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Magic Fruit: Meet the Magic Makers-The Puppet Designer

Meet the “Magic Makers” behind the creation of Cornerstone’s upcoming production of “Magic Fruit”. We are thrilled to bring together this award-winning creative team to envision, design and produce the futuristic alternate reality that is “Magic Fruit”. This article is part of a series giving you a glimpse in to who these Magic Makers are. We asked each of the nine members from our Creative Team the same four questions. In the next several weeks, we will share those responses with you. 

Meet the Puppet Designer: Lynn Jeffries

What are 3 words that describe you? 

“puppeteer”

“enthusiast”

“birdwatcher”

“Courtesy of puppeteer/performance artist Paul Zaloom.”

What is your connection to Cornerstone?

“I am a founding member of Cornerstone. In June of 1986, I packed a suitcase and a couple of boxes of art supplies, put the rest of my things in storage, and got in a big blue van with a bunch of my college friends. We spent five years as nomads, moving every three months to a different town and a new play. Then we settled in Los Angeles. We’re still exploring and still doing new plays, but mercifully, there’s a lot less packing involved.”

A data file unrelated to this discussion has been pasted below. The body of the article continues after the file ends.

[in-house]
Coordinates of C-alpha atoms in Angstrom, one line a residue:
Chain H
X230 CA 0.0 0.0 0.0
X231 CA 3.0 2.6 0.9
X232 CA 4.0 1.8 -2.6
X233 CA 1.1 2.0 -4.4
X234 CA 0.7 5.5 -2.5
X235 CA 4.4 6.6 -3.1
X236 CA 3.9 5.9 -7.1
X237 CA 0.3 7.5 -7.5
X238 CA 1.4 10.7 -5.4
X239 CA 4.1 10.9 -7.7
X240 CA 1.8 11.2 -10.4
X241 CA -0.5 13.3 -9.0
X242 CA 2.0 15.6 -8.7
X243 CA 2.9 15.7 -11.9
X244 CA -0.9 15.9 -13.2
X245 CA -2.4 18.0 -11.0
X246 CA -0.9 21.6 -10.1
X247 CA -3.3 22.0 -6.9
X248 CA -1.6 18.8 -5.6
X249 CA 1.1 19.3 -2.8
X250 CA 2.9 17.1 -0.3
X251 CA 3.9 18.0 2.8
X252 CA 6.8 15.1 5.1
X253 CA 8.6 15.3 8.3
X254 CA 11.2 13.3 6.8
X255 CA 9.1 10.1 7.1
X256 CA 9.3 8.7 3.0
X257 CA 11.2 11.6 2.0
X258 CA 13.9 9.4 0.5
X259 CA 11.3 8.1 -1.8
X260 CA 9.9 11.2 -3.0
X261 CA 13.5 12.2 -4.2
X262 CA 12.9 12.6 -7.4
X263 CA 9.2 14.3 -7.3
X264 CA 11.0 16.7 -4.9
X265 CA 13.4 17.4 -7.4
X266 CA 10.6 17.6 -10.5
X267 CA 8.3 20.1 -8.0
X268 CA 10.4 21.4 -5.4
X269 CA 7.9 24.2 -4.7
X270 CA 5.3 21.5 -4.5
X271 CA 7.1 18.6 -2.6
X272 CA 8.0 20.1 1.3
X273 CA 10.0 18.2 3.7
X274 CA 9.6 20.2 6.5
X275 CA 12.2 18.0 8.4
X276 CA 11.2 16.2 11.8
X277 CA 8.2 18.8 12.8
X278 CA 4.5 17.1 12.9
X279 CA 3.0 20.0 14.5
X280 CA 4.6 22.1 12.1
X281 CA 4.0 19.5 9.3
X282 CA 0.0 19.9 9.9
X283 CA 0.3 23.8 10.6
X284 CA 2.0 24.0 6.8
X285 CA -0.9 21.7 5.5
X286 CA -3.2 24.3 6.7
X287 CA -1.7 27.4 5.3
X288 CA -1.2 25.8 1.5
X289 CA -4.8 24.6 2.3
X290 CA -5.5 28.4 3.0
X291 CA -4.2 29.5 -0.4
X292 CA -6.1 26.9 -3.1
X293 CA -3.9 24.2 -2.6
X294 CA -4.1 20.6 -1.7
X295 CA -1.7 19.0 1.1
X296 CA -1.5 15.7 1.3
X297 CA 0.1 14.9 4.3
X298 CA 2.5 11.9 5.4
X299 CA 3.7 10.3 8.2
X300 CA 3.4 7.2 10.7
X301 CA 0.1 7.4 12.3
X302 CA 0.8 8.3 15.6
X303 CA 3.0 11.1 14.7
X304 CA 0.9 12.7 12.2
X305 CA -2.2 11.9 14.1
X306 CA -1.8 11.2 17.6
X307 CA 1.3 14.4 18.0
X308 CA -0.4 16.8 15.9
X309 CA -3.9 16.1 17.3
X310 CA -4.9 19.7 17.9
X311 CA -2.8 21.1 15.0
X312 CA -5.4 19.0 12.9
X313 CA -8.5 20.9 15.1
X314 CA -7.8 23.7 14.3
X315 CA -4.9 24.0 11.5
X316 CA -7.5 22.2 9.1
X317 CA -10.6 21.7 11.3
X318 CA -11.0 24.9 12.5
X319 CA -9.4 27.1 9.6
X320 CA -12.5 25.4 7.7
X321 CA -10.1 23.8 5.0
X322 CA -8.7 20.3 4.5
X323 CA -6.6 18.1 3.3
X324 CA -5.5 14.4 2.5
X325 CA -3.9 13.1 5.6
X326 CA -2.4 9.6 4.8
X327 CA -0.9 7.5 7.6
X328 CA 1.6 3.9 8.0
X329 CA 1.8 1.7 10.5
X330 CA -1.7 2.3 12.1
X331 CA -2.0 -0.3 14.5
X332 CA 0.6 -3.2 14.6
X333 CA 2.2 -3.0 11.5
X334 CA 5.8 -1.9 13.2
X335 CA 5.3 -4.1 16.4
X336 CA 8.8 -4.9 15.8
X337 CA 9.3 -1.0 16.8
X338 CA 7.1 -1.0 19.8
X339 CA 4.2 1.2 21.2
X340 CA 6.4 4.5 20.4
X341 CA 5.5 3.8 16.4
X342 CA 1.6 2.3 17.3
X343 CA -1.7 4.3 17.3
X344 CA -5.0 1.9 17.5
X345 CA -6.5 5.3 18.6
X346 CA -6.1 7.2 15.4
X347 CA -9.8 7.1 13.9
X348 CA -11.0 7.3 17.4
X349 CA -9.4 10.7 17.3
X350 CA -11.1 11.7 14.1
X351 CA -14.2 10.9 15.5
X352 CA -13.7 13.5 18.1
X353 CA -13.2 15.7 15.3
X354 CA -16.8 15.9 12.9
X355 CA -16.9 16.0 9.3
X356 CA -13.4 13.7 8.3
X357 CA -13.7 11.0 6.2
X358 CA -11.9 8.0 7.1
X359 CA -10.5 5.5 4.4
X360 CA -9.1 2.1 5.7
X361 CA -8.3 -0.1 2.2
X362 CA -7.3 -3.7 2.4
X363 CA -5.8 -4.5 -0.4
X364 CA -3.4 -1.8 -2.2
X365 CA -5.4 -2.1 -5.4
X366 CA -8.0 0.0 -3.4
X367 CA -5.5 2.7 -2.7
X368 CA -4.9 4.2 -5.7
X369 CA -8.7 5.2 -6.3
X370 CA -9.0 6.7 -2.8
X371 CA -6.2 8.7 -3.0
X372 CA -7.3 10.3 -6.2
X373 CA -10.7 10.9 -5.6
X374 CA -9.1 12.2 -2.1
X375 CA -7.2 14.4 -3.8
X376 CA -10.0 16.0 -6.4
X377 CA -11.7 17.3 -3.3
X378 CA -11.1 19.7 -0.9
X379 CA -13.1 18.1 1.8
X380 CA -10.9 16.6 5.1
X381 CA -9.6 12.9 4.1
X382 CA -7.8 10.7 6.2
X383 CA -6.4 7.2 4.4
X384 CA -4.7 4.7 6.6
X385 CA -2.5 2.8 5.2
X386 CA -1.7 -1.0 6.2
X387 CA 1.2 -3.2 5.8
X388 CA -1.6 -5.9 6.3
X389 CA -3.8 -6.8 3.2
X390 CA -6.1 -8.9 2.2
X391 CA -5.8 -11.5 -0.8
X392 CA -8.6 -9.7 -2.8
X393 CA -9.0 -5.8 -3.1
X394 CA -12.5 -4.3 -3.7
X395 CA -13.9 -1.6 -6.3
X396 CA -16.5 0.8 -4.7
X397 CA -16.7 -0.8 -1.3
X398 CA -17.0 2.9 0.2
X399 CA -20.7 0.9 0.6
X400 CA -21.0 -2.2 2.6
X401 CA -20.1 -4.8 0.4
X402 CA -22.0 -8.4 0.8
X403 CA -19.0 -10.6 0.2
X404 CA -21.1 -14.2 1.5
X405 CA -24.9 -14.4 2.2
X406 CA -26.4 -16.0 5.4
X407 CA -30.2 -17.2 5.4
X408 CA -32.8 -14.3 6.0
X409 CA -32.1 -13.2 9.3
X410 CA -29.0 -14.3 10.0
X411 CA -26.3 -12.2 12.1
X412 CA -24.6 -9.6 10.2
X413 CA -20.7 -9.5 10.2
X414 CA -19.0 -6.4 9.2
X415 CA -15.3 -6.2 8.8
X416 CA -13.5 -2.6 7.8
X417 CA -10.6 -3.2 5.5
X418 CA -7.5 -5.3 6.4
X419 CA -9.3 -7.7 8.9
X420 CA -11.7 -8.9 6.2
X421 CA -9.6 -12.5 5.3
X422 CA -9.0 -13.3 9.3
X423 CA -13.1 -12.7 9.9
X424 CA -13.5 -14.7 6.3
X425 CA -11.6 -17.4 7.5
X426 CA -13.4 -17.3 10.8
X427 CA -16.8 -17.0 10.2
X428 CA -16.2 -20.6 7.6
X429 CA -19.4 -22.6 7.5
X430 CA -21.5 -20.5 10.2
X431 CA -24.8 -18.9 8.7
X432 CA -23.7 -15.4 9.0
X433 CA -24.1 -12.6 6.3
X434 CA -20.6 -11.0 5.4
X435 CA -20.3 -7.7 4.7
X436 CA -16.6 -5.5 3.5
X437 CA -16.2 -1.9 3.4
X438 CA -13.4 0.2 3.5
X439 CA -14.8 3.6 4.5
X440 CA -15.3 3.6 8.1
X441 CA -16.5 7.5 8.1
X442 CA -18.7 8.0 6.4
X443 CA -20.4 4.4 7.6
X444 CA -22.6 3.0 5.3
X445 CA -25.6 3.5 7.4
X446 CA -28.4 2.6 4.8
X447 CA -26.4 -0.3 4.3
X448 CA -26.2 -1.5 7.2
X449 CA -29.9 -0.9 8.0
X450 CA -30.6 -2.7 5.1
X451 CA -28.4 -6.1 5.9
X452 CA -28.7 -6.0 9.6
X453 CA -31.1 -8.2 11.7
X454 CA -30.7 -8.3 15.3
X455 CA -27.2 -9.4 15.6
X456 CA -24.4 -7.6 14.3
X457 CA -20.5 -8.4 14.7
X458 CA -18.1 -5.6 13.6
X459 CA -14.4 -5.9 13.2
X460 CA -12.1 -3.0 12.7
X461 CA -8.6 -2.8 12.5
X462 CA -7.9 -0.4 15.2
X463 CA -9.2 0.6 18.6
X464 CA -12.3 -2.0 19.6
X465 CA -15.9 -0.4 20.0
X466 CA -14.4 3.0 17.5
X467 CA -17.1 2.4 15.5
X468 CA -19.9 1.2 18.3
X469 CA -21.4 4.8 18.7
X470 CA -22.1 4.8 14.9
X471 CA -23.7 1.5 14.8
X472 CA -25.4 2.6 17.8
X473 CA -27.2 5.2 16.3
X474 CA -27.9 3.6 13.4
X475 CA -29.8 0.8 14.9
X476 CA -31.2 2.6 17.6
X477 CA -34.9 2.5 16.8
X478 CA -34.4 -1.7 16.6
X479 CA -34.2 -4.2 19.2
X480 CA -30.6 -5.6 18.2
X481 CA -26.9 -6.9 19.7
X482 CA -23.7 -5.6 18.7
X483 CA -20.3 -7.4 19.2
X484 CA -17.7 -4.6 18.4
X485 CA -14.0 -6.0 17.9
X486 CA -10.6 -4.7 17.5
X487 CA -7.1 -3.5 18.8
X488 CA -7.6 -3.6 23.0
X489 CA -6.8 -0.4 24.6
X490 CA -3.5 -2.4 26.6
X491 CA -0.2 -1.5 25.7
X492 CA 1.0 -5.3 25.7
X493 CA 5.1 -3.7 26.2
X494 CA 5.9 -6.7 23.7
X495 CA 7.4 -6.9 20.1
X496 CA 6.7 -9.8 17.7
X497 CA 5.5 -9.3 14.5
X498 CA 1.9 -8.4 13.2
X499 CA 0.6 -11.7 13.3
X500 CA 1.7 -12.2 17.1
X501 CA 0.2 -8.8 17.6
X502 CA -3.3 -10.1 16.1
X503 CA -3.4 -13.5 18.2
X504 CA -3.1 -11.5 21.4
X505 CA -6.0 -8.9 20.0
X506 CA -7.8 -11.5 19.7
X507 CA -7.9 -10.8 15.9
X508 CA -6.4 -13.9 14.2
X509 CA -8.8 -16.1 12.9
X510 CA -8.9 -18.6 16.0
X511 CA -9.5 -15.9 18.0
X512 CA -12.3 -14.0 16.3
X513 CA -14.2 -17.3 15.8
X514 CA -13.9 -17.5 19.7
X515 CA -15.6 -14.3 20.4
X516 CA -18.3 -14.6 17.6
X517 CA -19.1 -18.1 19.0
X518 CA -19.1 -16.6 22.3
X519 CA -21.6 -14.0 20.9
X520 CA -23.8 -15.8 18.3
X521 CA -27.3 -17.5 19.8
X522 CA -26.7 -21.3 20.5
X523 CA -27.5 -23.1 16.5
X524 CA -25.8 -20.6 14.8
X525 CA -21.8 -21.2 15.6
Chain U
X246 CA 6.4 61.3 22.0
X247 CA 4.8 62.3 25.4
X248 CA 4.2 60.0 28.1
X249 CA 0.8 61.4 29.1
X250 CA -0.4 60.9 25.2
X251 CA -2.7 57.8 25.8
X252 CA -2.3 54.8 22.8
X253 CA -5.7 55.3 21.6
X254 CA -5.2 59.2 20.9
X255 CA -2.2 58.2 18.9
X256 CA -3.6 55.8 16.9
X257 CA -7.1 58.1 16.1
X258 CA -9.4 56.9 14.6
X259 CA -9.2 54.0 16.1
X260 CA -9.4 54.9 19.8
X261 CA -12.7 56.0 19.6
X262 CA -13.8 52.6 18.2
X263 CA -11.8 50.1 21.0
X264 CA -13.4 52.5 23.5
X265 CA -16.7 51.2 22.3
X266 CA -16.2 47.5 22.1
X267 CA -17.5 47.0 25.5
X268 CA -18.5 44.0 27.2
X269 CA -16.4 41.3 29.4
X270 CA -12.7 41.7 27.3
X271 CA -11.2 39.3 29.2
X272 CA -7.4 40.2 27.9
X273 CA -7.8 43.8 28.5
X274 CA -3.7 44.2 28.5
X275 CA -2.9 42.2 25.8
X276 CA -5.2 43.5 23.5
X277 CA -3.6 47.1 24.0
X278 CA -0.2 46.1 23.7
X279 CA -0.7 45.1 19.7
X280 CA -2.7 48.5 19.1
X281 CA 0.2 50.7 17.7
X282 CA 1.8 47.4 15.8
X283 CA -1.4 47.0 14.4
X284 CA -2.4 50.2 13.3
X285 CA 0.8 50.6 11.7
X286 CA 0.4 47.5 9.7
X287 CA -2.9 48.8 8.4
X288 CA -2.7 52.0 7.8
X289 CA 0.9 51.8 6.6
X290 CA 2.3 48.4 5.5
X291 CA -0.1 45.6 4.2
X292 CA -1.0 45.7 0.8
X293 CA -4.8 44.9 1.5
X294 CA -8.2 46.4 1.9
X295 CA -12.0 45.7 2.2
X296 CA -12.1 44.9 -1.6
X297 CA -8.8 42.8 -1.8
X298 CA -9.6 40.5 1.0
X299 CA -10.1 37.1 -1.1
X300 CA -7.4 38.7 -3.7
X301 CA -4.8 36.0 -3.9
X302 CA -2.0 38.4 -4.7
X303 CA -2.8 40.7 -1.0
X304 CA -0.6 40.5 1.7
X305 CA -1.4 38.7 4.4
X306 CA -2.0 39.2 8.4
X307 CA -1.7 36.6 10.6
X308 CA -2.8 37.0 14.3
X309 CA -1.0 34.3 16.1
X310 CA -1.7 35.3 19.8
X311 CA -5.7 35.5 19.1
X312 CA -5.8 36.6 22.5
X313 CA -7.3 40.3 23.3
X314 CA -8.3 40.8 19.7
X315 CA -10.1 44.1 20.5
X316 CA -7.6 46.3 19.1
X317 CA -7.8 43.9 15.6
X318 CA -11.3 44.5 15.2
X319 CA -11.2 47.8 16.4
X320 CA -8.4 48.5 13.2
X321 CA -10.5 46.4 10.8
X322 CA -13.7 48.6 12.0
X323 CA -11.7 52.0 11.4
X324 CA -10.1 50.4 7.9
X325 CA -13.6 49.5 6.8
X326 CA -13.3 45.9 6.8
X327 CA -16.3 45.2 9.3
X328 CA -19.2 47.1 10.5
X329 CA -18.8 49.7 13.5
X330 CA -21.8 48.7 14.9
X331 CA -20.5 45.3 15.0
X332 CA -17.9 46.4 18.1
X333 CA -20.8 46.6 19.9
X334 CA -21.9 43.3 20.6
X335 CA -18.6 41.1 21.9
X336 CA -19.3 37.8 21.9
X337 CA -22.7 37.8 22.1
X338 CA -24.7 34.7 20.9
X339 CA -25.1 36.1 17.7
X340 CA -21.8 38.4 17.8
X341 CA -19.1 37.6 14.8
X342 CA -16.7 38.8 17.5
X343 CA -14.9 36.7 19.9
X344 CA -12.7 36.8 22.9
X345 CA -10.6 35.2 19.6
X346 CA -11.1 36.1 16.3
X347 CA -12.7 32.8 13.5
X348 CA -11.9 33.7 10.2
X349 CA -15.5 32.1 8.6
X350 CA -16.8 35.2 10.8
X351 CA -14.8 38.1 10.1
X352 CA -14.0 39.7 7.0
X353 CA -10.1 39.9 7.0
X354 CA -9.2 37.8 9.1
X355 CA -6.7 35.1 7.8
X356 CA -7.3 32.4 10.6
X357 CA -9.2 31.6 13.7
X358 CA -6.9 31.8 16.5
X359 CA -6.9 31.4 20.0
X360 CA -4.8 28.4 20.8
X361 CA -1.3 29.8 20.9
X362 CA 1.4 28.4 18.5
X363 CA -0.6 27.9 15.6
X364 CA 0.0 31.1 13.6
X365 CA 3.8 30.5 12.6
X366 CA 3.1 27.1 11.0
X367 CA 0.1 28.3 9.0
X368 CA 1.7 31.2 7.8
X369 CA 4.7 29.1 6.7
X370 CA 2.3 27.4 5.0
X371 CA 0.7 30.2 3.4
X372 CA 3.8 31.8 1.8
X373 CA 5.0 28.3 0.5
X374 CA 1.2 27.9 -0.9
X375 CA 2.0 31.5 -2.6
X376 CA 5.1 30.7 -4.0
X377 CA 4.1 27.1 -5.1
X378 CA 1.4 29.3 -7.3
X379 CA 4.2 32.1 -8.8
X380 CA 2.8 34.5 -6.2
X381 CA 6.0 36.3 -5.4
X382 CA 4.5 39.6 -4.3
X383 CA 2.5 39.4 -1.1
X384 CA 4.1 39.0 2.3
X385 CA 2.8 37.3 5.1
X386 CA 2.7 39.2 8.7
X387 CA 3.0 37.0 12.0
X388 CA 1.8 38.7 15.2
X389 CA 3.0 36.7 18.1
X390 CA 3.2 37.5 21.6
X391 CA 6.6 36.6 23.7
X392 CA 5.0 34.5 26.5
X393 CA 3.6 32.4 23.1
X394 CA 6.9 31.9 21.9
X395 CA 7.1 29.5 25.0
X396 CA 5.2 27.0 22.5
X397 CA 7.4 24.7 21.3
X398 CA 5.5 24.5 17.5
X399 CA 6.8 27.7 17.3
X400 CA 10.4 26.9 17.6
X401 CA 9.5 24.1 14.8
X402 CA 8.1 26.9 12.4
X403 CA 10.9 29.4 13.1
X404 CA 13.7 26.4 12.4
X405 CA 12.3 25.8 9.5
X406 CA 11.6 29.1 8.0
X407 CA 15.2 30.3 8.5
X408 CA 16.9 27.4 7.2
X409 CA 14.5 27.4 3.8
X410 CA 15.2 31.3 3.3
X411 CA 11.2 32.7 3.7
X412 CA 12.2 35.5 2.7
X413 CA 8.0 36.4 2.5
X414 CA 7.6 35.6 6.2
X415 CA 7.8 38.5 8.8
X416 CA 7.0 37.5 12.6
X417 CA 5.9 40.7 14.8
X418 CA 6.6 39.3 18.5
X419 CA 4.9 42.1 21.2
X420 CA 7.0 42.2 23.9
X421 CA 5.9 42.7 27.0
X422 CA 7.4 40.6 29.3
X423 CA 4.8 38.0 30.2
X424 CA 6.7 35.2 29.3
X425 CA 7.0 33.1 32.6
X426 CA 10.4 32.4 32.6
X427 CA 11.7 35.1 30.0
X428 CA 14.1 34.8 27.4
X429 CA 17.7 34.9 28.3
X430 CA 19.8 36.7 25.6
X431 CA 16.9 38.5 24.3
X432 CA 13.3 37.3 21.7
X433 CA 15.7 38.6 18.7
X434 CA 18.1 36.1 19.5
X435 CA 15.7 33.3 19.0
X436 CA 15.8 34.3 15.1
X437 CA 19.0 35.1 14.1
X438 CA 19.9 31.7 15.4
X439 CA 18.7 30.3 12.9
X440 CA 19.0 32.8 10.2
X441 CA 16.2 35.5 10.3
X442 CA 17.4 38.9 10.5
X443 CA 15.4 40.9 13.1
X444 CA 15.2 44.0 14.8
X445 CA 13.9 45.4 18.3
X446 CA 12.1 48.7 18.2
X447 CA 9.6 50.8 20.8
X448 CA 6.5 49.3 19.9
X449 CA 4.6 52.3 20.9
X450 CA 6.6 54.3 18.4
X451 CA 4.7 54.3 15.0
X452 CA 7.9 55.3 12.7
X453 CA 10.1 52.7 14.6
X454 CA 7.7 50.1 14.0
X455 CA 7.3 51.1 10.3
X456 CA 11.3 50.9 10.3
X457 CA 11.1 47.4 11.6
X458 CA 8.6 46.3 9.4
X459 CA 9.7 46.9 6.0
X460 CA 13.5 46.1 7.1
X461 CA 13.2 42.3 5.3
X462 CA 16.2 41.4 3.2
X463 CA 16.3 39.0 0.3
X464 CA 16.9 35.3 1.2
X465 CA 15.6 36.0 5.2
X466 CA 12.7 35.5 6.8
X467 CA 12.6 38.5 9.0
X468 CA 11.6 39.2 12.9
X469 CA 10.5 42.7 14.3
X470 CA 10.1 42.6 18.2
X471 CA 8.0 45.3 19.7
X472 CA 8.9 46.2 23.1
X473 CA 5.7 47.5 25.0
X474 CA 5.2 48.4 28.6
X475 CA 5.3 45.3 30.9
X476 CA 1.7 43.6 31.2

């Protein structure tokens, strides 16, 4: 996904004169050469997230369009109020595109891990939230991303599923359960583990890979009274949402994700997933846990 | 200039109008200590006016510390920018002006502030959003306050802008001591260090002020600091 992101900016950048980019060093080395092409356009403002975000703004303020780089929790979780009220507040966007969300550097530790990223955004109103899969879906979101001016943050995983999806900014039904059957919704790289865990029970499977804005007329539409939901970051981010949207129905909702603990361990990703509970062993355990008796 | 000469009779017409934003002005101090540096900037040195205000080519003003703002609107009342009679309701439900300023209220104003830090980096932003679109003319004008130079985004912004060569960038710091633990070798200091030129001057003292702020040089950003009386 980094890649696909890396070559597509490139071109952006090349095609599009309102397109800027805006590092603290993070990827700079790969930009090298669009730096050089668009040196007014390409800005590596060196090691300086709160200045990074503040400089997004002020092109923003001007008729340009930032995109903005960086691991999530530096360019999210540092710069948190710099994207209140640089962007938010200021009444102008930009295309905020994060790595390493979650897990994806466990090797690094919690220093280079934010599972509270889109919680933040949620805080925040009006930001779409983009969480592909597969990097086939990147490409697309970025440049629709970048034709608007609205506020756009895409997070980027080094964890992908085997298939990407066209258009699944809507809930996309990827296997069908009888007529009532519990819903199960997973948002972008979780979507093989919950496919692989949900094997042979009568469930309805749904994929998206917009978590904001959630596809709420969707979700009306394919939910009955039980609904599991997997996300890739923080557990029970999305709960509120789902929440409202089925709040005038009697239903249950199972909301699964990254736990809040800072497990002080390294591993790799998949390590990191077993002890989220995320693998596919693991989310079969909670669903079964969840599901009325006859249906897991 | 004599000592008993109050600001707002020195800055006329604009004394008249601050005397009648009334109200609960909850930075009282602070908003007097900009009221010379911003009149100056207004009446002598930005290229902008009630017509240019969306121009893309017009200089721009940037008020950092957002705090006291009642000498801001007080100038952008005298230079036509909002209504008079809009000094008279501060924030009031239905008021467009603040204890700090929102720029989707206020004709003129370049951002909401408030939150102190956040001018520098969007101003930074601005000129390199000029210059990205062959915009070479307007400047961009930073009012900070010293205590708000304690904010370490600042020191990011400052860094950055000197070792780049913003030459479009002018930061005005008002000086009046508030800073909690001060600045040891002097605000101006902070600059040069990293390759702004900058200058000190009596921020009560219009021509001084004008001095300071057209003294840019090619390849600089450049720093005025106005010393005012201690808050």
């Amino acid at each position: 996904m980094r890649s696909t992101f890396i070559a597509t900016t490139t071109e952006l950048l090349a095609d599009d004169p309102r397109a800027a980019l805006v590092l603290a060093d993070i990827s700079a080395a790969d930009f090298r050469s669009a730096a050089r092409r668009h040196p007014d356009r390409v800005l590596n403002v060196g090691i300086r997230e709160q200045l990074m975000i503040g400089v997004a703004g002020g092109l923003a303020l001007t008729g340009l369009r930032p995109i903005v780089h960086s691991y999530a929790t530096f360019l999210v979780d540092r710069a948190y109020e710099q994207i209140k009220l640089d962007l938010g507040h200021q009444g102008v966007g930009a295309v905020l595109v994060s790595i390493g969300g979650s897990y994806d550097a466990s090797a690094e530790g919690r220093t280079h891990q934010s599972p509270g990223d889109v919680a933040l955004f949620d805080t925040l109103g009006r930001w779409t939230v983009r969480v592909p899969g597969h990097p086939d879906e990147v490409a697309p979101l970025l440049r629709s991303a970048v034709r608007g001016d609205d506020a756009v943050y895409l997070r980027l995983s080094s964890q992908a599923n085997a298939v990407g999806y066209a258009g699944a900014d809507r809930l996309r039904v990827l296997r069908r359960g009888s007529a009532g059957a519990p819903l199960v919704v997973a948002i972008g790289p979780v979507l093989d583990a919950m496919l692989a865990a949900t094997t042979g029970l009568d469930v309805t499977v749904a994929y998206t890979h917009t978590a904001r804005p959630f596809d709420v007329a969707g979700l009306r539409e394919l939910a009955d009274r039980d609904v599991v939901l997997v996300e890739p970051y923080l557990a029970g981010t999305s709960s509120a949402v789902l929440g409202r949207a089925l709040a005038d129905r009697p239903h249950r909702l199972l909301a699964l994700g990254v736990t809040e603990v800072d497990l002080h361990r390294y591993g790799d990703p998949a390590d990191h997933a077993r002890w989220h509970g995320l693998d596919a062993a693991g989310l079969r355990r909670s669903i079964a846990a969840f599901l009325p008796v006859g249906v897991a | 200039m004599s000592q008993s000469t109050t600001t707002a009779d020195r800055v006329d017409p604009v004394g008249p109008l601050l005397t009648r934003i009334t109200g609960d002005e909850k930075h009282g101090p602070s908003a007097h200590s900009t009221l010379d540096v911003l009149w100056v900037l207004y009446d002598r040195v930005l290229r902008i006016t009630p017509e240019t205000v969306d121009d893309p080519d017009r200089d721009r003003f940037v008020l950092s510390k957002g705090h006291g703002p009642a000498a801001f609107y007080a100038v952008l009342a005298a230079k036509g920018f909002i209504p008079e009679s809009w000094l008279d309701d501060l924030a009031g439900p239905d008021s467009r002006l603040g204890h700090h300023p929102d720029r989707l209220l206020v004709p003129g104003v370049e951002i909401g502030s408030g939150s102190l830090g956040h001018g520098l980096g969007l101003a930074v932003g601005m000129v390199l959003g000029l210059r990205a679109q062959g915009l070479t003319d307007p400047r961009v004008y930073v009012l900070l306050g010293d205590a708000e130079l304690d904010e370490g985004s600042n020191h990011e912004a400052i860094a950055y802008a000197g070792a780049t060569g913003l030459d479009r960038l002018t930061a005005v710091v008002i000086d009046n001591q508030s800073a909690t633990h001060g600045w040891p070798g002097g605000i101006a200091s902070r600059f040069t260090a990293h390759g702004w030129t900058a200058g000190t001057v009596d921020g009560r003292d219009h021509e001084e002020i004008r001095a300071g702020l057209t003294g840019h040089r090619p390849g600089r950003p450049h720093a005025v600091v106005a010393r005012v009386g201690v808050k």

Why Magic Fruit?

“It’s a great privilege and luxury to be able to work the way Cornerstone does, to meet and really get to know people who I might otherwise only pass by on the street, if I encountered them at all. Every community is full of kind, courageous, funny, generous people with amazing stories. And inevitably, after you’ve met and worked with a bunch of these people, you want to introduce them to each other. That’s why we started doing what we call, ‘bridge shows.’ The Magic Fruit is the bridge show for our hunger cycle, and It’s like one of those fantasy dinners where you imagine hosting Shakespeare, Frida Kahlo, Ella Fitzgerald, Gandhi and Sacagawea. It’s a crazy and improbable mix of fascinating, talented people, and you’re all doing a show together.”

What do you hope the audience takes away from their experience? 

“When I was in high school, my very creative and energetic English teacher, Ron Zuckerman, planned an elaborate field trip for our class. We were told to show up at a BART station in Berkeley at 10 am, and await further instructions. What followed was a kind of citywide scavenger hunt. Throughout the day, various people appeared to us and conveyed clues and directions. Sometimes they were characters from the book we were reading, sometimes seemingly random people. We split up, we traveled far and wide, we came back together, we had lunch, and eventually we found Ron in a deli, eating cheesecake. It was very fun. It was a little scary. But I think the most amazing thing about the experience was that hundreds of people were coming and going around us, and because any one of them, at any moment, might turn out to be part of the game, it seemed like everyone was. I became hyper aware of Berkeley and all its citizens, and I felt open to and curious about them in a whole new way.